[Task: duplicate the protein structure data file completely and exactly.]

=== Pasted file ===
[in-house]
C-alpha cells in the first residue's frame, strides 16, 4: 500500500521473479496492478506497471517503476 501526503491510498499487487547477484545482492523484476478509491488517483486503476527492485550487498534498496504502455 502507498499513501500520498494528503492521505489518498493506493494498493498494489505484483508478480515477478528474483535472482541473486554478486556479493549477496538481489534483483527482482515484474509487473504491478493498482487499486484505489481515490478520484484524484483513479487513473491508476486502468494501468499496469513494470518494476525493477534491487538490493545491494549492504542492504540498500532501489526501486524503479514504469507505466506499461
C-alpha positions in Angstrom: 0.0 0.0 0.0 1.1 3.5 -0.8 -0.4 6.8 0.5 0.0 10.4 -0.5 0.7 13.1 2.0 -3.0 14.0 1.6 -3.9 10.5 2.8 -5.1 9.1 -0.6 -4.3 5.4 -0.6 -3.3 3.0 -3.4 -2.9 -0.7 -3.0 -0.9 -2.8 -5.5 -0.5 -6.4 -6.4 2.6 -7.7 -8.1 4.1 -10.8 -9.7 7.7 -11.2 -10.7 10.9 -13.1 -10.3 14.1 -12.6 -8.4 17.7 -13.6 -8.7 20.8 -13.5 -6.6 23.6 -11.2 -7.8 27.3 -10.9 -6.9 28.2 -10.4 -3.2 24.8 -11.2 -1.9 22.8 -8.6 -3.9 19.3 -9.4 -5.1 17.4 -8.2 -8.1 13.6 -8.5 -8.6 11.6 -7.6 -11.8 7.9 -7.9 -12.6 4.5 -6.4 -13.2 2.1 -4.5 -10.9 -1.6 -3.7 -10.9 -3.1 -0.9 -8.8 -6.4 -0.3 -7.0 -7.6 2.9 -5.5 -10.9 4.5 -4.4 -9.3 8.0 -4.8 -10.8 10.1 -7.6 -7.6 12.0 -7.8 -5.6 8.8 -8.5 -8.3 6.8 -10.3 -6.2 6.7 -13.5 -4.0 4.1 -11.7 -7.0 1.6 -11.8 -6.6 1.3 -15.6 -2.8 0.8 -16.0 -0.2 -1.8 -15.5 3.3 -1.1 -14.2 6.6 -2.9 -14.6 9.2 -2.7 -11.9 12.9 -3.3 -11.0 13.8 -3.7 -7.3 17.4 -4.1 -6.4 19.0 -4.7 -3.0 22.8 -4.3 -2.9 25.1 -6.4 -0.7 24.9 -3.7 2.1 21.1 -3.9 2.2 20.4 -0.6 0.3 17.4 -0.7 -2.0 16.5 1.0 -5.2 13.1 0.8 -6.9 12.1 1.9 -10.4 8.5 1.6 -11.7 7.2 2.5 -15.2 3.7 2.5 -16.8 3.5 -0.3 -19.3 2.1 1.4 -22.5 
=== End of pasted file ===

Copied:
[in-house]
C-alpha cells in the first residue's frame, strides 16, 4: 500500500521473479496492478506497471517503476 501526503491510498499487487547477484545482492523484476478509491488517483486503476527492485550487498534498496504502455 502507498499513501500520498494528503492521505489518498493506493494498493498494489505484483508478480515477478528474483535472482541473486554478486556479493549477496538481489534483483527482482515484474509487473504491478493498482487499486484505489481515490478520484484524484483513479487513473491508476486502468494501468499496469513494470518494476525493477534491487538490493545491494549492504542492504540498500532501489526501486524503479514504469507505466506499461
C-alpha positions in Angstrom: 0.0 0.0 0.0 1.1 3.5 -0.8 -0.4 6.8 0.5 0.0 10.4 -0.5 0.7 13.1 2.0 -3.0 14.0 1.6 -3.9 10.5 2.8 -5.1 9.1 -0.6 -4.3 5.4 -0.6 -3.3 3.0 -3.4 -2.9 -0.7 -3.0 -0.9 -2.8 -5.5 -0.5 -6.4 -6.4 2.6 -7.7 -8.1 4.1 -10.8 -9.7 7.7 -11.2 -10.7 10.9 -13.1 -10.3 14.1 -12.6 -8.4 17.7 -13.6 -8.7 20.8 -13.5 -6.6 23.6 -11.2 -7.8 27.3 -10.9 -6.9 28.2 -10.4 -3.2 24.8 -11.2 -1.9 22.8 -8.6 -3.9 19.3 -9.4 -5.1 17.4 -8.2 -8.1 13.6 -8.5 -8.6 11.6 -7.6 -11.8 7.9 -7.9 -12.6 4.5 -6.4 -13.2 2.1 -4.5 -10.9 -1.6 -3.7 -10.9 -3.1 -0.9 -8.8 -6.4 -0.3 -7.0 -7.6 2.9 -5.5 -10.9 4.5 -4.4 -9.3 8.0 -4.8 -10.8 10.1 -7.6 -7.6 12.0 -7.8 -5.6 8.8 -8.5 -8.3 6.8 -10.3 -6.2 6.7 -13.5 -4.0 4.1 -11.7 -7.0 1.6 -11.8 -6.6 1.3 -15.6 -2.8 0.8 -16.0 -0.2 -1.8 -15.5 3.3 -1.1 -14.2 6.6 -2.9 -14.6 9.2 -2.7 -11.9 12.9 -3.3 -11.0 13.8 -3.7 -7.3 17.4 -4.1 -6.4 19.0 -4.7 -3.0 22.8 -4.3 -2.9 25.1 -6.4 -0.7 24.9 -3.7 2.1 21.1 -3.9 2.2 20.4 -0.6 0.3 17.4 -0.7 -2.0 16.5 1.0 -5.2 13.1 0.8 -6.9 12.1 1.9 -10.4 8.5 1.6 -11.7 7.2 2.5 -15.2 3.7 2.5 -16.8 3.5 -0.3 -19.3 2.1 1.4 -22.5 